The Jan. 17 editorial argues that Martin Luther King Jr.’s “call for economic justice remains unfulfilled,” and, as proof, refers to a report by the Commission on the Status of Racial, Indigenous and Maine Tribal Populations. The commission’s report, in turn, draws on a fact sheet prepared by the Maine Center for Economic Policy, which compiles data on racial disparities in areas such as homeownership, unemployment, poverty, incarceration and, curiously, COVID infection rates, and concludes that “the findings are evidence that racially unjust systems exist in our state.”

Not necessarily. Black scholars and writers like Thomas Sowell, Shelby Steele, Walter Williams and Jason Riley have been pointing out for years that disparities in racial outcomes are often the result of factors that have nothing to do with racial injustice.

The editorial and the state commission’s report are well intended, but they are also examples of a progressive paternalism that is convinced that every disappointment, failure and racial disparity is the result of systemic discrimination. The possibility that these outcomes and the key to their improvement lie in the culture, attitudes and behaviors within racial groups is too politically unfashionable to consider. Instead, the commission concludes that improvement requires more spending, of course, and that every piece of state legislation be examined for its racial implications. In other words, the cure for racial disparities is not colorblind policies, but more divisive focus on race.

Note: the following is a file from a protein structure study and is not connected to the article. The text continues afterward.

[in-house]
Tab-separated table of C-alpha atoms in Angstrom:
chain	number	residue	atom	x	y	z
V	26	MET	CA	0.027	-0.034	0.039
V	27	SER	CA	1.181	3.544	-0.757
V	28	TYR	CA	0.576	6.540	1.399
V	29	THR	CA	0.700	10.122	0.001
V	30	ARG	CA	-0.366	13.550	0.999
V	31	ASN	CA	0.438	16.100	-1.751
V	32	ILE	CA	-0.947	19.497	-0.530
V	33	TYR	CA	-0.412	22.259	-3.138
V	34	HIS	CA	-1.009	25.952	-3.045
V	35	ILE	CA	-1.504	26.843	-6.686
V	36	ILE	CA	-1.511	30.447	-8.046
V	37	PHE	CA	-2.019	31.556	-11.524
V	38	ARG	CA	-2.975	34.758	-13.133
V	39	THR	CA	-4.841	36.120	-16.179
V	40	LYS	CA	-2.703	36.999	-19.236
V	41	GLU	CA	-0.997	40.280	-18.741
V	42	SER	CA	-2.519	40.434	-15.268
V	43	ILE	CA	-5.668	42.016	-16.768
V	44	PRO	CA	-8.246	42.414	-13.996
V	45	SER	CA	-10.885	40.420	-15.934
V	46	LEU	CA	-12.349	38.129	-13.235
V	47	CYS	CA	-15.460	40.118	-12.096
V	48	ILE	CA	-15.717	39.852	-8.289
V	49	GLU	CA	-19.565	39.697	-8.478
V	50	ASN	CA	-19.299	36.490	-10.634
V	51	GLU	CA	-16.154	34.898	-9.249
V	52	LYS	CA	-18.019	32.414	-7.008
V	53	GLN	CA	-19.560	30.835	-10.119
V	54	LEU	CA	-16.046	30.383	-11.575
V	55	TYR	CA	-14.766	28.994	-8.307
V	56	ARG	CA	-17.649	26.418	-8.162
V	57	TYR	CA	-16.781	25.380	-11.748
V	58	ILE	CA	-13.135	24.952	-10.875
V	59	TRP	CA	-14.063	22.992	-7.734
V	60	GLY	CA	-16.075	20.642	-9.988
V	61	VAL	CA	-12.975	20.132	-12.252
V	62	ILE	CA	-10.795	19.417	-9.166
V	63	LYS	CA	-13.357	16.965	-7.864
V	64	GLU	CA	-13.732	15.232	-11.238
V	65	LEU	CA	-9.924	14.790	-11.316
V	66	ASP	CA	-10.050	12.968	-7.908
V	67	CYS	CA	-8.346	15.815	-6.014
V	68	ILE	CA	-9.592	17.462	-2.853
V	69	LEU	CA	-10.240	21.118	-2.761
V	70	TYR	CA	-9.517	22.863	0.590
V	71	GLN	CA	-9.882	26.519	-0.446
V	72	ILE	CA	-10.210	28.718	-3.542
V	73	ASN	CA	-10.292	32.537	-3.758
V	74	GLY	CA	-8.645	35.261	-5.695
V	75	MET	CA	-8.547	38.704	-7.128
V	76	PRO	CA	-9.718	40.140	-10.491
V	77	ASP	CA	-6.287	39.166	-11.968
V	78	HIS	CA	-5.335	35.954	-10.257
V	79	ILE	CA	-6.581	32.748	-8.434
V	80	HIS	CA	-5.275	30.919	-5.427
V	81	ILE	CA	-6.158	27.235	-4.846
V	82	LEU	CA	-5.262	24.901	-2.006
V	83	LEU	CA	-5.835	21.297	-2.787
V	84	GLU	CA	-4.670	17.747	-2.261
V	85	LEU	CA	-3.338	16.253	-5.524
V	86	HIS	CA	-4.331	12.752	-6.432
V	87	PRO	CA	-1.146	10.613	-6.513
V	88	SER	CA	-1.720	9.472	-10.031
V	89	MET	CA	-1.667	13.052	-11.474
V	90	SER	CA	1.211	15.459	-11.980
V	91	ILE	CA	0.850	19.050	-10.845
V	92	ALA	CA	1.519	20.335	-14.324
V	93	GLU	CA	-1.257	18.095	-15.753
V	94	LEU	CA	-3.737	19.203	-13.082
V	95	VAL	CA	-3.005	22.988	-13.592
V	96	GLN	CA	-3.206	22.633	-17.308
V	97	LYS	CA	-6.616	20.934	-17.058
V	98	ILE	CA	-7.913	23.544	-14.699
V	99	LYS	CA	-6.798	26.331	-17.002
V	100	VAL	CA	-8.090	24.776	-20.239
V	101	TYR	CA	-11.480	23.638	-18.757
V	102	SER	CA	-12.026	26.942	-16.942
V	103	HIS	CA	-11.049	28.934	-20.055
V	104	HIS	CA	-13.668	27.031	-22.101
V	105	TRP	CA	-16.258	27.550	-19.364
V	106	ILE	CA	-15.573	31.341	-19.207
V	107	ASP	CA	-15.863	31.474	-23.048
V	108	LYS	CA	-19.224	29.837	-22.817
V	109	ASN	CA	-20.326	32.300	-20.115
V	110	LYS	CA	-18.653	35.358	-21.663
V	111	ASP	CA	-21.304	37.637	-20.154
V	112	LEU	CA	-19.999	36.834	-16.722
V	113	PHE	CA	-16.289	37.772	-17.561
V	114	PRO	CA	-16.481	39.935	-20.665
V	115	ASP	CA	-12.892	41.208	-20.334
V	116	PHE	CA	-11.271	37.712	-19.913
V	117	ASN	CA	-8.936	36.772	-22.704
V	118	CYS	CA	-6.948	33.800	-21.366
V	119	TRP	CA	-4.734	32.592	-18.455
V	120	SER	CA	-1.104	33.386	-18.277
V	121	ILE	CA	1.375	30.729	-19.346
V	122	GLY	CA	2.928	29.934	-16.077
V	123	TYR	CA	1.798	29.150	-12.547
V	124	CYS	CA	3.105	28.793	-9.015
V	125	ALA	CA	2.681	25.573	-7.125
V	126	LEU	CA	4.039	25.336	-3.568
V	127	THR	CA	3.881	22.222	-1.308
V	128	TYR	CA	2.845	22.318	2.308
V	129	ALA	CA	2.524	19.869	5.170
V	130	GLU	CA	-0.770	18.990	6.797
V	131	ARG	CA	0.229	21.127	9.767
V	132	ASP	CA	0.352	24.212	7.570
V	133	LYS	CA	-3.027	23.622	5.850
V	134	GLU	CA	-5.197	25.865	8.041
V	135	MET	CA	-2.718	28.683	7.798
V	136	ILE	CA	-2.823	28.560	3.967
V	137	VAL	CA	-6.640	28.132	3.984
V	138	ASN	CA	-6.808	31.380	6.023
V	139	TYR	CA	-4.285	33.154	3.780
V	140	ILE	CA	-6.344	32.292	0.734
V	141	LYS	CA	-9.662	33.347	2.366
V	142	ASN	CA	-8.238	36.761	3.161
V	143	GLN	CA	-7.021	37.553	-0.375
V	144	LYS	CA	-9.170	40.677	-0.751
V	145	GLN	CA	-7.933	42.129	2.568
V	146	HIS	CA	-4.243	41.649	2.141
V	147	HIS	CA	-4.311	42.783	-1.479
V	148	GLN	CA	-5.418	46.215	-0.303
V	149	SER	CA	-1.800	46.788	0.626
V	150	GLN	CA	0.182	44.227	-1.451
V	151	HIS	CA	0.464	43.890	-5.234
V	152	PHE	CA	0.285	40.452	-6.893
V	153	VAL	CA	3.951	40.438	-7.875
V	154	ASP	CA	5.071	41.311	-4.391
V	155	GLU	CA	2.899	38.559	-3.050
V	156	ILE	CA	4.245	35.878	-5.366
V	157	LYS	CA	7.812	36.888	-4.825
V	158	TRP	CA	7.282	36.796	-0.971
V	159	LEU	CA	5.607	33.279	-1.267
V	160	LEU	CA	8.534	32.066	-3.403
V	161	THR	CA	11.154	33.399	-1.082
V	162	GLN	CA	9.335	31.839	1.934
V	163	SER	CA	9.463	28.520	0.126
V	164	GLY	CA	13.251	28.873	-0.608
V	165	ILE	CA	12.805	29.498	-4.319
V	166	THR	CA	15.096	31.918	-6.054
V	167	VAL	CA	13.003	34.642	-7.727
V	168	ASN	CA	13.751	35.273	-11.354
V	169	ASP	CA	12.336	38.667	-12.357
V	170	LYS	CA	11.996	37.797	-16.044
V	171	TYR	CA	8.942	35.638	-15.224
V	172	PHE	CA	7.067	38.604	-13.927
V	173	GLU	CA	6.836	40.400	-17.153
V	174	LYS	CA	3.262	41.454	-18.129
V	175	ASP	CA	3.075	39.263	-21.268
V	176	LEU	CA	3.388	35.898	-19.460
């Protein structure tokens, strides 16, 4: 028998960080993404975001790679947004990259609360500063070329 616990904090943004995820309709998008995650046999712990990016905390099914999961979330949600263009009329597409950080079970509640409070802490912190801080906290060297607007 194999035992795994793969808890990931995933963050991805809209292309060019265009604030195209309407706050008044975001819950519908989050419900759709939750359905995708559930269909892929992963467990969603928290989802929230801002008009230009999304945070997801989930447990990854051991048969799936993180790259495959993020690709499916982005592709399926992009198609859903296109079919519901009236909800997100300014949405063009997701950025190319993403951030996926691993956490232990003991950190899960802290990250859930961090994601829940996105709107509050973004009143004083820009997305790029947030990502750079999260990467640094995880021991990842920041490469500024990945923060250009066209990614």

Martin Luther King Jr. did indeed seek economic justice, but it’s unlikely that these progressive solutions are what he had in mind.

Martin Jones

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